On a Wednesday night in October, when I was at the yarn store in my Minneapolis neighborhood, I got a call from a number belonging to the hospital. I told the staff that I had to take the call, left my yarn at the register, and headed out into the crisp night.
As maple leaves fell around me, I told the midwife my name and birthdate. She told me I needed to come in for an induction.
My baby hadn’t been moving much. My labs weren’t good. It was time.
Before we went to the hospital, I went to the basement of our story-and-a-half bungalow. I opened the storage ottoman by the television and put the soft yarn and gray felted bag I had purchased inside. The bag was a generous size. Three pineapples big, at least. My pregnancy app had trained me to think in relation to fruits, but what I really hoped was that the bag was big enough to hold a baby-blanket-in-progress.
While my body had worked unseen to stitch together the sinews and bones that would become my second son, my hands had learned, for the third time in my life, what to do with knitting needles. Underneath the globe of my belly, my son took shape. On top, so did his navy blanket.
After the induction, my second son snuggled under the blanket’s heft as he nursed in my slowly deflating lap. When my first son saw his new brother with the new blanket, he requested his very own. I promised to make him one. And I made another promise, too, just to myself. I would knit one more blanket. Soon. A trio of blankets to go with the trio of children my husband and I envisioned in our family.
But more than three years passed before I took out that gray bag.
I didn’t mean for it to be so long. I thought another baby would come sooner. For a few months, it seemed like one would. But a baby didn’t come. And I didn’t knit.
My life wasn’t barren. I created in other ways. I kneaded bread. I hand-lettered. I wrote essays. My hands were never idle. But it wasn’t until I saw those two purple lines that my fingers itched for fiber.
Unused yarn is not a tragedy. But it is a truth. Grief and longing form not just our hearts but our lives in real ways. Ways that we don’t even notice until, maybe, one day, we do. Ah, we say, this is how my life has taken shape around what has happened.
* * *
After the anatomy scan, I sat alone in a white room. When the doctor entered, I held up my hand. “Wait. Let me get my husband.”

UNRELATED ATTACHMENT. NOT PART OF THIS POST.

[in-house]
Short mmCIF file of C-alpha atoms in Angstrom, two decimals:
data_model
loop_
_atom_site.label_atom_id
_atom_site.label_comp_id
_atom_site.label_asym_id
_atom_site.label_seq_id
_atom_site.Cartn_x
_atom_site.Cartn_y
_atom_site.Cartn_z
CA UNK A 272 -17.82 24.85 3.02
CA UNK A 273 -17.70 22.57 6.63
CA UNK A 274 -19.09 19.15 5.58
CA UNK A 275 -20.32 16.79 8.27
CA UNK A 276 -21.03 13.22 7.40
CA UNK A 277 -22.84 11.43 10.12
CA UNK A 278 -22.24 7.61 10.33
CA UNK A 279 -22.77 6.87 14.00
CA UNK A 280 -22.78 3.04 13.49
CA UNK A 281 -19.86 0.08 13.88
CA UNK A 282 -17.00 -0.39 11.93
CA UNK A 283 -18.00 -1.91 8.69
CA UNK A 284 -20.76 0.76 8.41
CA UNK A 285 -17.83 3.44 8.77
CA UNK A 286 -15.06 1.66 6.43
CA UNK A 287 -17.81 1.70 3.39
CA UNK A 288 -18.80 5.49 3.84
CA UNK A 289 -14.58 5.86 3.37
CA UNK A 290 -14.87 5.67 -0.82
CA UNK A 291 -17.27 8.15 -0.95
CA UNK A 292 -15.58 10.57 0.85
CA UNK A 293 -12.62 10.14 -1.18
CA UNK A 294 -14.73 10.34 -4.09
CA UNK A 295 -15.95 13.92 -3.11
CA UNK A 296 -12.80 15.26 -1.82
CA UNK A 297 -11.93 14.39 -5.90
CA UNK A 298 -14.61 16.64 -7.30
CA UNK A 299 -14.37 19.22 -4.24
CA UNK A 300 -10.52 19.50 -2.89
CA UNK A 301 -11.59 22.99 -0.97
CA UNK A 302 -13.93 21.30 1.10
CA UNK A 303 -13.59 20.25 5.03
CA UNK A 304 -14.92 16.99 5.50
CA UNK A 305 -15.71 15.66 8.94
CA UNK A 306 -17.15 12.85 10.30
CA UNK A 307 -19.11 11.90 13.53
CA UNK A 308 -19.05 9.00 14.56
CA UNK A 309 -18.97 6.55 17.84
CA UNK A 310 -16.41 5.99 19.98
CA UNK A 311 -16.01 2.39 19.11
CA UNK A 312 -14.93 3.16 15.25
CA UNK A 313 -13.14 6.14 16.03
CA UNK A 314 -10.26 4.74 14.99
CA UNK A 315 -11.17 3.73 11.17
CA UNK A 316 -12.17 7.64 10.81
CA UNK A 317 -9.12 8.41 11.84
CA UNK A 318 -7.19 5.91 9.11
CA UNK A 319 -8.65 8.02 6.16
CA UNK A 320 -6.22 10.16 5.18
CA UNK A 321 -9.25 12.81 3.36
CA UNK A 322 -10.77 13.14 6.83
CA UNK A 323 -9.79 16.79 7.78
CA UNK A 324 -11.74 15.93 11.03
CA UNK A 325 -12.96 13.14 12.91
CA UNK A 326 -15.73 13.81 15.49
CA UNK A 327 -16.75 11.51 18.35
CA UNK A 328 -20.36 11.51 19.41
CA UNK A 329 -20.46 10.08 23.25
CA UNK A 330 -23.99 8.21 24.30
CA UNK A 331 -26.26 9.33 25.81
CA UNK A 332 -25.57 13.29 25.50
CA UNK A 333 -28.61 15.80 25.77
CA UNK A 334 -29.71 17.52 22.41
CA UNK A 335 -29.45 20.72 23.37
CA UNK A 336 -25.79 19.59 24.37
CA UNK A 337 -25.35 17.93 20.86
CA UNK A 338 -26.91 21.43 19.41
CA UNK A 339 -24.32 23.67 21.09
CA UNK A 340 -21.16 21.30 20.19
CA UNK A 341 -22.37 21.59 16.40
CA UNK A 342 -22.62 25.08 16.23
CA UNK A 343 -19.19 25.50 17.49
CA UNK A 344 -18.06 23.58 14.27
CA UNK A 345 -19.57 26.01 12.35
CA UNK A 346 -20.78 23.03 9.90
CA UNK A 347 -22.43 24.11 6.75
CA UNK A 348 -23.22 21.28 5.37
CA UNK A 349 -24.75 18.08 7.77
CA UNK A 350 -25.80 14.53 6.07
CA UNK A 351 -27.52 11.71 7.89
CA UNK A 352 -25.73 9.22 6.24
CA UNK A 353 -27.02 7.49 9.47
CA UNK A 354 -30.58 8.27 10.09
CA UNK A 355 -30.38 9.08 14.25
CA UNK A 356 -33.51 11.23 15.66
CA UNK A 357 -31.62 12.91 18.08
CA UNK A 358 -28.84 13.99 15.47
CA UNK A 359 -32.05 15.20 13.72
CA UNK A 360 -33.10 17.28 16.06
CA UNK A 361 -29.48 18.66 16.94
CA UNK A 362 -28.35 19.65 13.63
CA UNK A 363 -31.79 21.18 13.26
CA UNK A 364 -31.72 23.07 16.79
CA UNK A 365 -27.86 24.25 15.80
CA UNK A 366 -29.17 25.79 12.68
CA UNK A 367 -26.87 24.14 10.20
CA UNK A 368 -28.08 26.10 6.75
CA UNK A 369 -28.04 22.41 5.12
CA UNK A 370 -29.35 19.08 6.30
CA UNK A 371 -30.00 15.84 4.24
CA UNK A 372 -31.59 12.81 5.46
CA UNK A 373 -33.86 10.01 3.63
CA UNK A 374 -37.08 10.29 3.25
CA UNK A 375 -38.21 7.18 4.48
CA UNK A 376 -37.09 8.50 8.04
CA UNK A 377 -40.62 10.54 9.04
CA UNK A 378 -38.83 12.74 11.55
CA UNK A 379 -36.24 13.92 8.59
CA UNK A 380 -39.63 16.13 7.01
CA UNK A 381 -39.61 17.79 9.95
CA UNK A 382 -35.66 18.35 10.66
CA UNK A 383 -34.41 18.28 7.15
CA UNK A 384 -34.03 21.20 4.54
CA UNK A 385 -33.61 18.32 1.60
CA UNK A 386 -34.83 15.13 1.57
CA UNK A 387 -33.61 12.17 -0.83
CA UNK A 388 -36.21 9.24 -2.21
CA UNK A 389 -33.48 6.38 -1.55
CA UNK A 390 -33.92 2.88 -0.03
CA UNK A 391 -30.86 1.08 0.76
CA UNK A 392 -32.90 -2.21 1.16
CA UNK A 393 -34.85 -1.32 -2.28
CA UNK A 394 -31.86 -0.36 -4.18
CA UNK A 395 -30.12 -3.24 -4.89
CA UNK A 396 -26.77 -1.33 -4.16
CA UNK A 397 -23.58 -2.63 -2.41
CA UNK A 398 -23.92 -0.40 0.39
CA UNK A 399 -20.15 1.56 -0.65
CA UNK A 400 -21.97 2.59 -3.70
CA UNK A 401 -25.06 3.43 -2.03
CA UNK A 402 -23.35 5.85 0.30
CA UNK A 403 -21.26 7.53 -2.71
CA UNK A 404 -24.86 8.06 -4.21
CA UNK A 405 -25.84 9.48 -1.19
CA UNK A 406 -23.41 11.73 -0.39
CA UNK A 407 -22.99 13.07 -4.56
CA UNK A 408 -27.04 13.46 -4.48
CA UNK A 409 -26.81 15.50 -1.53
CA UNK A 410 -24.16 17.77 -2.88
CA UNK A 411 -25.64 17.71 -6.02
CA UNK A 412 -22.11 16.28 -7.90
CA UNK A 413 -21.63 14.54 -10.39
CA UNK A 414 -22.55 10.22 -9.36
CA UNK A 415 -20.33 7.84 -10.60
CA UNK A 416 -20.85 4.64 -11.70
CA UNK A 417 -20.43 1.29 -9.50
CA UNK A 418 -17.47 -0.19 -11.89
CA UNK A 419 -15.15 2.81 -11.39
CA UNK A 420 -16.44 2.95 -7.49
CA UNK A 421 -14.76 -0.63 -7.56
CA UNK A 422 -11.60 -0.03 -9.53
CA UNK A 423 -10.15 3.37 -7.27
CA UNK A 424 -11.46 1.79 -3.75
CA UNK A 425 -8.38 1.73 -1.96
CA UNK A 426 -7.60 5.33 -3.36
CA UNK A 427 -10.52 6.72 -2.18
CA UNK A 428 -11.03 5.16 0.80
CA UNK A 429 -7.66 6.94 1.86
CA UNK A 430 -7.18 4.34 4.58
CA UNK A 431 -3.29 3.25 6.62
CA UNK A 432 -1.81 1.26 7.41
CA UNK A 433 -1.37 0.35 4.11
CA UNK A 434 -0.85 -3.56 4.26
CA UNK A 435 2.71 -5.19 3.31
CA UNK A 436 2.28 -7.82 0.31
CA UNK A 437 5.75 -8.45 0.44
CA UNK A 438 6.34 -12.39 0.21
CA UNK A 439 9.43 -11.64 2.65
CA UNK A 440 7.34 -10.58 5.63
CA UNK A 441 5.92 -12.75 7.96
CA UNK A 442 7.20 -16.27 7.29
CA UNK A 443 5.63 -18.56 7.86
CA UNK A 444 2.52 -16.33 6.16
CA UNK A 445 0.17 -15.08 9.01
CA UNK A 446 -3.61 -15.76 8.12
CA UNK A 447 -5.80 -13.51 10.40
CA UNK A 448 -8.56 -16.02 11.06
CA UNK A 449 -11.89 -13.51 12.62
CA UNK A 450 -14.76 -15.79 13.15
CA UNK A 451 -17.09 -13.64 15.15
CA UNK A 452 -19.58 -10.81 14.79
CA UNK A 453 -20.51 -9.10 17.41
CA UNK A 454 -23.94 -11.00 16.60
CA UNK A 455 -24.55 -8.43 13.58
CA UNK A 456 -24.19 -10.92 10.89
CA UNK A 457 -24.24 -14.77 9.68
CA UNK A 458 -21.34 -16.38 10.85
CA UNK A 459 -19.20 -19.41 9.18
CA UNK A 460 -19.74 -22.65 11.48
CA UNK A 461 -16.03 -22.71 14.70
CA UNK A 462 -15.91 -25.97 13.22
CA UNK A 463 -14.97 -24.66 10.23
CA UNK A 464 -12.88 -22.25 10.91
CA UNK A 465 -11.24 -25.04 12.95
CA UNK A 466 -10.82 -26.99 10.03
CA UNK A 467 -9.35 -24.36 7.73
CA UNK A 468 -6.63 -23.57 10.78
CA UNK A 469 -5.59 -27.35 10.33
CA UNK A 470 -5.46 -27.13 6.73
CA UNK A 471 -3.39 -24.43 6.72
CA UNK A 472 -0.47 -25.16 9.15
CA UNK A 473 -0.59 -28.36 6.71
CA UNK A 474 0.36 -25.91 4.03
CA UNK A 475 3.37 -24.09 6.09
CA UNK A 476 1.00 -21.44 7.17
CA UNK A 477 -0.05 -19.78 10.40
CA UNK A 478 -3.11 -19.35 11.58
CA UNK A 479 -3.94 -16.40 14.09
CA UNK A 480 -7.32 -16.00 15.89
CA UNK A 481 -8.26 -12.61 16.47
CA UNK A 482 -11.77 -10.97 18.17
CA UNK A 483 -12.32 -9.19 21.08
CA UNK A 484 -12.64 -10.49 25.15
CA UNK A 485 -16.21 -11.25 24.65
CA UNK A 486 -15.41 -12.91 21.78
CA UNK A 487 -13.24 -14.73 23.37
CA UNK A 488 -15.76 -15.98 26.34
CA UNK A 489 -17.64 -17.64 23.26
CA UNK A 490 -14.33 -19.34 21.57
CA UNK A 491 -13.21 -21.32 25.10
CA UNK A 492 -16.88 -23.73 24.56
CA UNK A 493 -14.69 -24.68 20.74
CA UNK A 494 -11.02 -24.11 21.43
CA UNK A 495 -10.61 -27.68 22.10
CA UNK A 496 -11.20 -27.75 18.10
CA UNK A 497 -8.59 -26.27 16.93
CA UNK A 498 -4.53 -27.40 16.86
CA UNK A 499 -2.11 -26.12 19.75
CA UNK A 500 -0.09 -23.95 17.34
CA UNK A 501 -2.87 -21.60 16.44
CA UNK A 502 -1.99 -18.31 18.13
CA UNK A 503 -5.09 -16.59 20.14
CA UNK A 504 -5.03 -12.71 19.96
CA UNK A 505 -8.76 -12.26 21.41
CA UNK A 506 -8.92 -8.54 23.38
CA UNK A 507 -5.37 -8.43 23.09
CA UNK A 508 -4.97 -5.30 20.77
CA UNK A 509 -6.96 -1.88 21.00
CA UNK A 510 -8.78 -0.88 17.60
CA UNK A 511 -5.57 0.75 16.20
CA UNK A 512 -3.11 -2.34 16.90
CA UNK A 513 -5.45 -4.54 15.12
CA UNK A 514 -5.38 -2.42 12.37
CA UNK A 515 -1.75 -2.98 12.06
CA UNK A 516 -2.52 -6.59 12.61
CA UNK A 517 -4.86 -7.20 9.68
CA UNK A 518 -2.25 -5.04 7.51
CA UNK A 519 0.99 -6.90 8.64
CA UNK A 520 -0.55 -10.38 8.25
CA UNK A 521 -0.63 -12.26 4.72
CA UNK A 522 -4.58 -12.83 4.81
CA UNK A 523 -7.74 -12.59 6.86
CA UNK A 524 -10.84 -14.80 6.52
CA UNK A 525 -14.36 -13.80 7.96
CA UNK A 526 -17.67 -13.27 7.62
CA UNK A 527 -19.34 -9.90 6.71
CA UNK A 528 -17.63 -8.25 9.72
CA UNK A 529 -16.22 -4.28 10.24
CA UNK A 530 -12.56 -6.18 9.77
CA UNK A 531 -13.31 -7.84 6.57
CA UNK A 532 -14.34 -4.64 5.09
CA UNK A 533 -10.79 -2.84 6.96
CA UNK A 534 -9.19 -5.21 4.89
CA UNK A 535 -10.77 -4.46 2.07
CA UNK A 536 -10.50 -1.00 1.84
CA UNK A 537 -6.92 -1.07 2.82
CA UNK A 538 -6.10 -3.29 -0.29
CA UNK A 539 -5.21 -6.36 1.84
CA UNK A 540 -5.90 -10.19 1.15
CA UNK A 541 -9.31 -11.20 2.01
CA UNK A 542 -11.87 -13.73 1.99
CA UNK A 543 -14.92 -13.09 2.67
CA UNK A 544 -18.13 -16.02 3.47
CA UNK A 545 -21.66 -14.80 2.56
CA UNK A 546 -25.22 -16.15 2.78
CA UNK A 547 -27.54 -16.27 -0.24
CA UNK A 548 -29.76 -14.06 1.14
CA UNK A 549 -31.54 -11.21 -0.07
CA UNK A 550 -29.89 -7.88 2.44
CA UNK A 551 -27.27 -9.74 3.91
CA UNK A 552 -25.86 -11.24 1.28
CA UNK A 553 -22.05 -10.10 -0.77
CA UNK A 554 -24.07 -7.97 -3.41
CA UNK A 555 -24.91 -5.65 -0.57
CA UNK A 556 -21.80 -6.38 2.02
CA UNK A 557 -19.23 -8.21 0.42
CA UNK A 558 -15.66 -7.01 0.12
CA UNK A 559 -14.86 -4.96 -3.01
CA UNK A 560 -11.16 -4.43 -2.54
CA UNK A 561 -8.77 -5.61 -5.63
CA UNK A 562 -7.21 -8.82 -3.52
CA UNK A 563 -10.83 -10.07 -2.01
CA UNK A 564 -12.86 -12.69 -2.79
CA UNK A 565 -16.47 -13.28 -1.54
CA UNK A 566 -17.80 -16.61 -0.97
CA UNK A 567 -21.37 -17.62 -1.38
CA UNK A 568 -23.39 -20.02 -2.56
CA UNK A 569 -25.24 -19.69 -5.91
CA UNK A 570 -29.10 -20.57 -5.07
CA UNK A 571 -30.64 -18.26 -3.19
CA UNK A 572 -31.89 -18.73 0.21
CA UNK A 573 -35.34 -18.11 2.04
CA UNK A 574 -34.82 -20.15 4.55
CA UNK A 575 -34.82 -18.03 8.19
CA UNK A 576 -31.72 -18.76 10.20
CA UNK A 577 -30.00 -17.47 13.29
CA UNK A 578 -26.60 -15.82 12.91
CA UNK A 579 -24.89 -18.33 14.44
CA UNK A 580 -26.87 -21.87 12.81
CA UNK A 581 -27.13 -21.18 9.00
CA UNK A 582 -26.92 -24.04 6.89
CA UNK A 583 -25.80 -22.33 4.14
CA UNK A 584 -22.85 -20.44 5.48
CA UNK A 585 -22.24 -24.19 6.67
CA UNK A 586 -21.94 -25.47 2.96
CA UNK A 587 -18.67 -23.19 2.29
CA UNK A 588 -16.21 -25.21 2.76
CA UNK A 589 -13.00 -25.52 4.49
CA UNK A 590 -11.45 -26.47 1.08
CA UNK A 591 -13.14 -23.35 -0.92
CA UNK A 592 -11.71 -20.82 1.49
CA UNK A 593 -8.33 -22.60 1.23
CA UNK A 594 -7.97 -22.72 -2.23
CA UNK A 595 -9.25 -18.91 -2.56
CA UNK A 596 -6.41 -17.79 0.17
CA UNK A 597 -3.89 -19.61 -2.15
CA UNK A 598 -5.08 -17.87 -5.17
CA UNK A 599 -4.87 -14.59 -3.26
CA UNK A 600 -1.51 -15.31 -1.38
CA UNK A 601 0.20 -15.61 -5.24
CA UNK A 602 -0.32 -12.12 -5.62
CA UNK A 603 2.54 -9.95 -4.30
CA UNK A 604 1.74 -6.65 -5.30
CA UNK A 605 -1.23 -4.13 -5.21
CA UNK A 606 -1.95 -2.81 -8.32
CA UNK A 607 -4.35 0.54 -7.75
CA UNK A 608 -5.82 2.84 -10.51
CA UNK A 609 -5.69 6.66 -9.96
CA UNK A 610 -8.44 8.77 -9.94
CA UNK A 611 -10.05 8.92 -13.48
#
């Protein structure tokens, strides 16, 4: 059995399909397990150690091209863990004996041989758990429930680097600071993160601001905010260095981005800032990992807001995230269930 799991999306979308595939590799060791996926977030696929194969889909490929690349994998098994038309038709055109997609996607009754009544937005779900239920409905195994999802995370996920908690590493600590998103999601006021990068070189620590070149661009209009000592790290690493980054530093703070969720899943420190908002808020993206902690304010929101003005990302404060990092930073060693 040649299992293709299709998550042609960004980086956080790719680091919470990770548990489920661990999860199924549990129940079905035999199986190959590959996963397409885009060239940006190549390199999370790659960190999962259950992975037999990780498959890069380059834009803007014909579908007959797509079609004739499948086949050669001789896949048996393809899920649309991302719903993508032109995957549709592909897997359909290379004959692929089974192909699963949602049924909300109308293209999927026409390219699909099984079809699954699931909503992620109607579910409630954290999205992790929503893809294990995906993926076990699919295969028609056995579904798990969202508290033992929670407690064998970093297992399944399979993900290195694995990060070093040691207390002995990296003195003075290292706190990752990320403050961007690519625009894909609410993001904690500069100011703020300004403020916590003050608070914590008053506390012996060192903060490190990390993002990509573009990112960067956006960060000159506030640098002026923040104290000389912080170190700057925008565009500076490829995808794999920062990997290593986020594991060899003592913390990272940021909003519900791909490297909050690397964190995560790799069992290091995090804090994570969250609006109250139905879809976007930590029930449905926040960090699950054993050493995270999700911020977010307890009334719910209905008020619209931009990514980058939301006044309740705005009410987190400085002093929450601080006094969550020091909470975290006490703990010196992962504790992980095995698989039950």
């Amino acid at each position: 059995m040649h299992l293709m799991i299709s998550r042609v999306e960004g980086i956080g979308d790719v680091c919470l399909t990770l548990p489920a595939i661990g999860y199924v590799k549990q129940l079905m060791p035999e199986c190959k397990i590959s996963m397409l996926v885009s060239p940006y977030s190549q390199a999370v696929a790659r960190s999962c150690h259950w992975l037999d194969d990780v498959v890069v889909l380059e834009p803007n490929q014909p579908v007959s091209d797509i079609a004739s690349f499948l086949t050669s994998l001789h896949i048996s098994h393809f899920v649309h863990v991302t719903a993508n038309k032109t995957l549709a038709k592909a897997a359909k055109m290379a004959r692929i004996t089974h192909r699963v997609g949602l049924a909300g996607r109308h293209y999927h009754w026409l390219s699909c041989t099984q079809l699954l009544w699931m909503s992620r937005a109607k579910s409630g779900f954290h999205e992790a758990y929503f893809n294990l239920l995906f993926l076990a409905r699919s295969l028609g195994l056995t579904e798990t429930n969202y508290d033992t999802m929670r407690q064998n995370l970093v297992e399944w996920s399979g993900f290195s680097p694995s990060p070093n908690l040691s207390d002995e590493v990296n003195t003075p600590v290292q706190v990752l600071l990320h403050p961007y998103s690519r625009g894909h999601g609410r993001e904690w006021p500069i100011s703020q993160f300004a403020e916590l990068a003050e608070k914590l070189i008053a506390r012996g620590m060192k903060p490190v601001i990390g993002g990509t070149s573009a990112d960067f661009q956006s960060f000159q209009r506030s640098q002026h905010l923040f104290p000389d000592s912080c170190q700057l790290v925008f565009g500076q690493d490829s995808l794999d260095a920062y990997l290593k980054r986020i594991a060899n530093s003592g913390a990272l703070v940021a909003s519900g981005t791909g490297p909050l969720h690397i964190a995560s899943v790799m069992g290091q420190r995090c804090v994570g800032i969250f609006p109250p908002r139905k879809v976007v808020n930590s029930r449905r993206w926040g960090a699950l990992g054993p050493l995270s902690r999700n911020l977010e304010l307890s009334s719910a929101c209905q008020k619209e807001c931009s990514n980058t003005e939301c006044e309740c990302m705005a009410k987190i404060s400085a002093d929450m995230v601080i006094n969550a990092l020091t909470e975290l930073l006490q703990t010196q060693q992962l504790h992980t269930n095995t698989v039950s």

“Hi,” the doctor said when my husband appeared on the screen. “You look very small.”
A joke seemed like a good sign. It was. When the doctor stood up to leave, he said, “Enjoy your pregnancy.” In my hand, my husband laughed. In the windowless room, I did, too.
It was absurd. I can’t enjoy this pregnancy. Or, rather, I know myself well enough to know that I won’t.
I have had two losses and two complicated live births. I have spent 30 months trying to conceive this child.
I won’t enjoy this pregnancy. It’s not a realistic response to what I’ve experienced. Not for me.
But neither will I be miserable. I am filled with too much awe for misery to take root. It’s not the spirit of the doctor’s benediction that doesn’t fit; it is the size.
After all, just because I experience grief and longing doesn’t mean that all moments are grief and all moments are longing. Some are. And they are knitted into the fabric of my life alongside other threads.
So I will not enjoy this pregnancy. But I will find enjoyment during it.
* * *
I took my first son, now five-and-a-half, with me to pick out yarn for his newest little brother’s blanket. And, finally, to pick out yarn for his own.
“My mom promised me she’d knit me a blanket and she didn’t,” he told the staff.
“But she is now, right?”
That night, I watched YouTube and reminded my hands how to knit for the fourth time in my life. I worried that I wouldn’t be able to learn again. That the three years the storage ottoman stayed closed had ruined me somehow. That I’d lost whatever capacity I had. That I’d just spent a hundred dollars on yarn I couldn’t use. That I’d made promises I couldn’t keep.
But as my laptop’s battery dwindled to 9%, I felt the wool gliding across my fingers. I remembered this feeling. I was on my way.
I chose a simple pattern: The seed stitch. If you can knit and you can purl, and you can count to two, then you can do the seed stitch. Even so, I have lost the rhythm of knit, purl, knit, purl, knit, purl. Instead of alternating bumps, some rows combine to form tiny stripes, like stretch marks. In another row, I started knitting in the wrong direction, and now the blanket bows out a bit.
I could pull out the stitches that deviate from the pattern. From how I expected the blanket to look. But I’m not going to. I will keep going. I will include all of it. Because that’s what I’ve learned to do.